After Gov. Jerry Brown’s State of the State address pushing for the Legislature to place a series of tax-extension measures on the ballot, Republicans countered by emphasizing their continuing opposition to higher taxes. For instance, Assemblyman Brian Nestande of Palm Desert, the Assembly minority leader’s top lieutenant, said, “I stand firm in my commitment not to raise taxes, which is a critical component of the governor’s plan to solve the $25.4 billion budget gap. We have to cut state spending to solve our fiscal crisis.”
While I oppose the governor’s tax-increase plans, I worry about the credibility of Republicans in opposing them these days.
Recently, three Assembly members, including Nestande, joined with Democrats at a union-sponsored rally to oppose government cuts to In-Home Supportive Services. The other two pro-union Republicans are Jim Silva of Huntington Beach and Paul Cook of Yucca Valley. These men didn’t betray their conservative principles, given that they always were fairly unprincipled sorts. But they did betray the GOP caucus and they did humiliate Assembly Minority Leader Connie Conway of Tulare, who couldn’t do anything to stop them.
How can Republicans now move forward with reforms to the waste-plagued, scandal-ridden and at times abusive IHSS program if top Republicans oppose cuts to it at any cost? The three Republicans were perfectly comfortable standing in front of a union crowd that was chanting, “No more cuts.” So now that Silva, Nestande and Cook agree with the state’s most liberal elements that we cannot cut programs, then what choices are left? You can go on to each Assembly member’s website and find all the usual Republican blather about limiting government and holding the line on taxes, but it’s meaningless after this rally. If you can’t cut programs, you have to raise taxes or increase debt, which is a tax on future generations.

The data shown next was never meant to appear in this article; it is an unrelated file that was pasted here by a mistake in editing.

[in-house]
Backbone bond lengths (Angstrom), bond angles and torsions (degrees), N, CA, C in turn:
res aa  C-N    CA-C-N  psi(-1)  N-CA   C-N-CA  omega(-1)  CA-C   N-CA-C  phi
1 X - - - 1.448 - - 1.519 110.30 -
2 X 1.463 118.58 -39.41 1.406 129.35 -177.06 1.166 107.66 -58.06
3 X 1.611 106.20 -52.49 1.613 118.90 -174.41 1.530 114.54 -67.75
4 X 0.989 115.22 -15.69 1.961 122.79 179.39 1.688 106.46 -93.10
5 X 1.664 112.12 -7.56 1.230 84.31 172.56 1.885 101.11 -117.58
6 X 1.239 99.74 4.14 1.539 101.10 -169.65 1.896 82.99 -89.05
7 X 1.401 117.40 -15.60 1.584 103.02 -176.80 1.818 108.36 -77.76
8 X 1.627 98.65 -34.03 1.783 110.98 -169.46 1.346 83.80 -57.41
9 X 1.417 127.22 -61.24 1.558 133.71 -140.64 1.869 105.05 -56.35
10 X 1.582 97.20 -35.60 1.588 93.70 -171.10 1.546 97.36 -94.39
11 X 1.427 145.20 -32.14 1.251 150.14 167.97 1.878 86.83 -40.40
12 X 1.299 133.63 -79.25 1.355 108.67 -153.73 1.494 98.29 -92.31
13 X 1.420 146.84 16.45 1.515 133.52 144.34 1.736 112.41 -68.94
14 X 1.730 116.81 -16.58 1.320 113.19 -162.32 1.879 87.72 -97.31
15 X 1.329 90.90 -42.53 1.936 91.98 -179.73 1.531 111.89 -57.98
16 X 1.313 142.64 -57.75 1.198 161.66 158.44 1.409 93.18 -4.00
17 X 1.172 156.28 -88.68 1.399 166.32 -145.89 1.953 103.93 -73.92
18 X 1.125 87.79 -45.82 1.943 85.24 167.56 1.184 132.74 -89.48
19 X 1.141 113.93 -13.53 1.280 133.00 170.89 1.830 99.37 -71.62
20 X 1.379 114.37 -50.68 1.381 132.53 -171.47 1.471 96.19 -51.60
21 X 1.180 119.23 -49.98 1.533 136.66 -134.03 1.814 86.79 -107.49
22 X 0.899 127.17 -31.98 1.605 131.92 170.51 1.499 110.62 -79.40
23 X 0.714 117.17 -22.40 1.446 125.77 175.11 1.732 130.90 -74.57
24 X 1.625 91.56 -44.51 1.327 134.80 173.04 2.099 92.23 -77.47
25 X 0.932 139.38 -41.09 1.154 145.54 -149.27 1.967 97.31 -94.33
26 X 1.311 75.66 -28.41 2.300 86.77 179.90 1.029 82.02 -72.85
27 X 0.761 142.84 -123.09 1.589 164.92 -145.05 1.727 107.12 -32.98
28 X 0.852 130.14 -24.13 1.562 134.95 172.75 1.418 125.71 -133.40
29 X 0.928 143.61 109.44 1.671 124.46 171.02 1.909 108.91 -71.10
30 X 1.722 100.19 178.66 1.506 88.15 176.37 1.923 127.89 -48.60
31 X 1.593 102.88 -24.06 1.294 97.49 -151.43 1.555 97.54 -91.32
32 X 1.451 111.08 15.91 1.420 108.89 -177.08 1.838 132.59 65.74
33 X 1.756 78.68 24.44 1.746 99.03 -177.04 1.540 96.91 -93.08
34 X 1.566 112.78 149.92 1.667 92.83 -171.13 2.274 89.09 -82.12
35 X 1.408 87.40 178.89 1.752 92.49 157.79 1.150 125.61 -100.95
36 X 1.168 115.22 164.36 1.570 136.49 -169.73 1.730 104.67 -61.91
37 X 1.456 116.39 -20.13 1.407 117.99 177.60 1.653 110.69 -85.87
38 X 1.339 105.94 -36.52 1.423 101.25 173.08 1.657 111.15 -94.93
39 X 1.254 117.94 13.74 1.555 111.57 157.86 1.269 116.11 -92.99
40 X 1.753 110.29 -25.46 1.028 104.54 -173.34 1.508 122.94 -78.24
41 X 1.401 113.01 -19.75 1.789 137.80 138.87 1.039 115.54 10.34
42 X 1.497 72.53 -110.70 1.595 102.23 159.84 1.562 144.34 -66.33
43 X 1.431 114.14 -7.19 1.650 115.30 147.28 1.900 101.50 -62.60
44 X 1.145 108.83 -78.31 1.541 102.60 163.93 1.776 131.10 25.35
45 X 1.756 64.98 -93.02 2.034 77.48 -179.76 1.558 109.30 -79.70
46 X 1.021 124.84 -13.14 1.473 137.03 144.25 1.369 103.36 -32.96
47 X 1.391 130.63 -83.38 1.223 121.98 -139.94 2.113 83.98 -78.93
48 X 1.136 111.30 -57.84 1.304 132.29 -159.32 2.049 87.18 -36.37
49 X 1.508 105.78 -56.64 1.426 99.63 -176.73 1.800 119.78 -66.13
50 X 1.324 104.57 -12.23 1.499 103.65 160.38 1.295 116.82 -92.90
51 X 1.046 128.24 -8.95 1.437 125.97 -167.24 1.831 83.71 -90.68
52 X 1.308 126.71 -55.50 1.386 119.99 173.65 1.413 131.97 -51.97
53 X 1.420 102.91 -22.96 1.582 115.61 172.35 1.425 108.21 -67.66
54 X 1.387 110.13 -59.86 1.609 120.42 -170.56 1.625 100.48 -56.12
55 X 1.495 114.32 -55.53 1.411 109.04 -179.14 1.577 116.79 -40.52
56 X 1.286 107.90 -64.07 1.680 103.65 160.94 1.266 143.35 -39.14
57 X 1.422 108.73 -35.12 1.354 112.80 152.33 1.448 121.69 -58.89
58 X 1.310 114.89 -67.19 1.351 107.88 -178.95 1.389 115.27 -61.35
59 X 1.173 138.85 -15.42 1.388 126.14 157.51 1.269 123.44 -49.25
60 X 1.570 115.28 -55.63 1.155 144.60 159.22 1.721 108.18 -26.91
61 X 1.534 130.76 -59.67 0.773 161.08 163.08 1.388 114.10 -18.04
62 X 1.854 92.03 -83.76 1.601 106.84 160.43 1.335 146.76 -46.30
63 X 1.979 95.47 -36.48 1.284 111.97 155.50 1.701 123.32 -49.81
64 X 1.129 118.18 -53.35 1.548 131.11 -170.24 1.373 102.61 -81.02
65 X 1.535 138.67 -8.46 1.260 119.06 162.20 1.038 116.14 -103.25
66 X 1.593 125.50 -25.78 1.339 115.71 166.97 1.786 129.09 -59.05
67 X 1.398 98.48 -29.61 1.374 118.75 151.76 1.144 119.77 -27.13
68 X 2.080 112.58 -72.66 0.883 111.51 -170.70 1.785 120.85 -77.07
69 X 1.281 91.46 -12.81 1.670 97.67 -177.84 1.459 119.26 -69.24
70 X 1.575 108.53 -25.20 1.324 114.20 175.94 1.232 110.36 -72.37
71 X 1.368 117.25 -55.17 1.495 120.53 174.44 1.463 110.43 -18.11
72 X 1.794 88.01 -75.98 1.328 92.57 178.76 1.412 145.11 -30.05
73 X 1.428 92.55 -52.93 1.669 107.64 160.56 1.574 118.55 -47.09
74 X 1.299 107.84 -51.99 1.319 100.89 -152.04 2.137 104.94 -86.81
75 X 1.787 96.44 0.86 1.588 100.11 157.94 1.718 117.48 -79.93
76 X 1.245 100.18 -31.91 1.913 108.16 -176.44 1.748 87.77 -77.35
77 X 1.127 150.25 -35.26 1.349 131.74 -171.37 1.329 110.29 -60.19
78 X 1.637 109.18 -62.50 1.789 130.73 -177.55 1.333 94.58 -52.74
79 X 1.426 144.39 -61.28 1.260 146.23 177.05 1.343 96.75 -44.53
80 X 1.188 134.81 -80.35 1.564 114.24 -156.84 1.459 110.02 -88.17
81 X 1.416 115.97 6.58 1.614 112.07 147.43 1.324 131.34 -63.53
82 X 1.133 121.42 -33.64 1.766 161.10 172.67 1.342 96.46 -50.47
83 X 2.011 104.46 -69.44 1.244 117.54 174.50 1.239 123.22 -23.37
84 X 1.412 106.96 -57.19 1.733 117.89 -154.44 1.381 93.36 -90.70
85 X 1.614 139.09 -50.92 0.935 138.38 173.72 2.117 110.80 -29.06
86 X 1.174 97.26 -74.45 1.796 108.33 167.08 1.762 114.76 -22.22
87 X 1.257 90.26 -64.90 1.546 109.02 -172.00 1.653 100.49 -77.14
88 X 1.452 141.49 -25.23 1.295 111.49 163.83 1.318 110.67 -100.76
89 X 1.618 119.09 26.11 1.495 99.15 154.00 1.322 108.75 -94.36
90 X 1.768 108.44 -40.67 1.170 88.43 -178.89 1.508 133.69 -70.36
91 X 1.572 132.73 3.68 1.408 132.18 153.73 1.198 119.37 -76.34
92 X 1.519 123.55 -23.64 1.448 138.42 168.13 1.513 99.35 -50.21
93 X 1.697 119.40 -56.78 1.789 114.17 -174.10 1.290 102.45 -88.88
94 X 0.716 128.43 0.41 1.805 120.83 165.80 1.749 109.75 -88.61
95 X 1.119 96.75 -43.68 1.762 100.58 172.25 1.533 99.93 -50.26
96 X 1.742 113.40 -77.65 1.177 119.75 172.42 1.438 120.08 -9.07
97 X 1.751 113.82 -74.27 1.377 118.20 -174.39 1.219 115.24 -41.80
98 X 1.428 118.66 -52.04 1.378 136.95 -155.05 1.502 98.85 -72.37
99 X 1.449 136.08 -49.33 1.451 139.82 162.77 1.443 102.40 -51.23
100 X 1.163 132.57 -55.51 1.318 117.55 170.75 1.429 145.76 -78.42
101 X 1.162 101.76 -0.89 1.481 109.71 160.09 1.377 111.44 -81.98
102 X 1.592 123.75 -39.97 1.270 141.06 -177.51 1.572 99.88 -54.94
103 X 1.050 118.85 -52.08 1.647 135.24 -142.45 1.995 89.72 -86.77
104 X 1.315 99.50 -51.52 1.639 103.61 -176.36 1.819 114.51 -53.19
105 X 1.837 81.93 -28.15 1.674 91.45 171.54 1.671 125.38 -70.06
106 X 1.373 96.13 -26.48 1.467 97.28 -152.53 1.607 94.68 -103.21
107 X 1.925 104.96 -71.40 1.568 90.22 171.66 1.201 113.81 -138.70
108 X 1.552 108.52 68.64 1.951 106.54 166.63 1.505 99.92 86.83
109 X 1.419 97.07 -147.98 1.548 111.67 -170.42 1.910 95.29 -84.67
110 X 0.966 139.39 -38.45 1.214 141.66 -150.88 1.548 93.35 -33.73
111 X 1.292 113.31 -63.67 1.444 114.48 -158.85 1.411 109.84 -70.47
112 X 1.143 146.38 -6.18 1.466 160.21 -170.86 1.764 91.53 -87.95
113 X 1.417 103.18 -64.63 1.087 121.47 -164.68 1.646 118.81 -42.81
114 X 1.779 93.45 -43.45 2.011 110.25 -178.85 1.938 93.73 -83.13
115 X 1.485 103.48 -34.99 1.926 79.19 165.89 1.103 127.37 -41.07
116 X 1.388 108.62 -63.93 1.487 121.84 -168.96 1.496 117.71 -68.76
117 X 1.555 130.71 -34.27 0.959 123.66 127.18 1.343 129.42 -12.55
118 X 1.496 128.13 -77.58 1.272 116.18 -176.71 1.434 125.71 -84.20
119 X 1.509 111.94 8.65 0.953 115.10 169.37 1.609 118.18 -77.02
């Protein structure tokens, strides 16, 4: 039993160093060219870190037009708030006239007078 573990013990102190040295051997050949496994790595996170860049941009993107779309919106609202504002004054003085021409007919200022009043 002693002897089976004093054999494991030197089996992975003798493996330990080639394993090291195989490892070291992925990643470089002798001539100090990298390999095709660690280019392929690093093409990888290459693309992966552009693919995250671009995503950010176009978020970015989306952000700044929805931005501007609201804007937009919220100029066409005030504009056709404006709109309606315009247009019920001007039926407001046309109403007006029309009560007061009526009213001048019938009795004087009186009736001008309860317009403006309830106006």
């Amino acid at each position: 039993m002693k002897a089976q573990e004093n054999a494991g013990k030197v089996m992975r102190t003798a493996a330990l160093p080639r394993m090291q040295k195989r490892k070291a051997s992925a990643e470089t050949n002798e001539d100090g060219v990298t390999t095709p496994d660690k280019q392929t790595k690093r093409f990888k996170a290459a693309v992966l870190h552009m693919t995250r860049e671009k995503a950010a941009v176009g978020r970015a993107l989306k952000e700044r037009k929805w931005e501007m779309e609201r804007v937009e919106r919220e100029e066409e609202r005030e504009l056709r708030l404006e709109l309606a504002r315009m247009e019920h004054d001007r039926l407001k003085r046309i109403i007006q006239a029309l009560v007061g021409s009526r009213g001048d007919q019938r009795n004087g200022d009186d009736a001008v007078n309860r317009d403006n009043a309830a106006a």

It’s ironic that these three pro-union Republicans would champion the IHSS program in particular. It’s a wasteful program that ends up subsidizing family members to take care of their own. Support for this program undermines any claim of conservatism.
Someone I know had initially signed up for the program, and then he soon received the organizing packet from the Service Employees International Union. He didn’t have to join the union, but he would have had to pay dues had he continued to receive the subsidy. Supporters claim the program saves money because it is cheaper than paying for nursing homes. But once everyone learns that the state will pay them for caring for family members, costs will soar. This is government intervention deeply into the family unit, something that undermines family values, something Republicans like to talk about. People should not be paid by the government for care they would and should provide on their own. There’s no way this kind of system could possibly save taxpayers any money.
Not surprisingly, this program has been plagued by corruption. The Schwarzenegger administration proposed reforms after it was reported that many IHSS “caregivers” had criminal backgrounds.
Well, at least we know which three Republicans are likely to side with Democrats when tax-raising budgets are proposed.
Steven Greenhut is editor of www.calwatchdog.com. Write to him at firstname.lastname@example.org.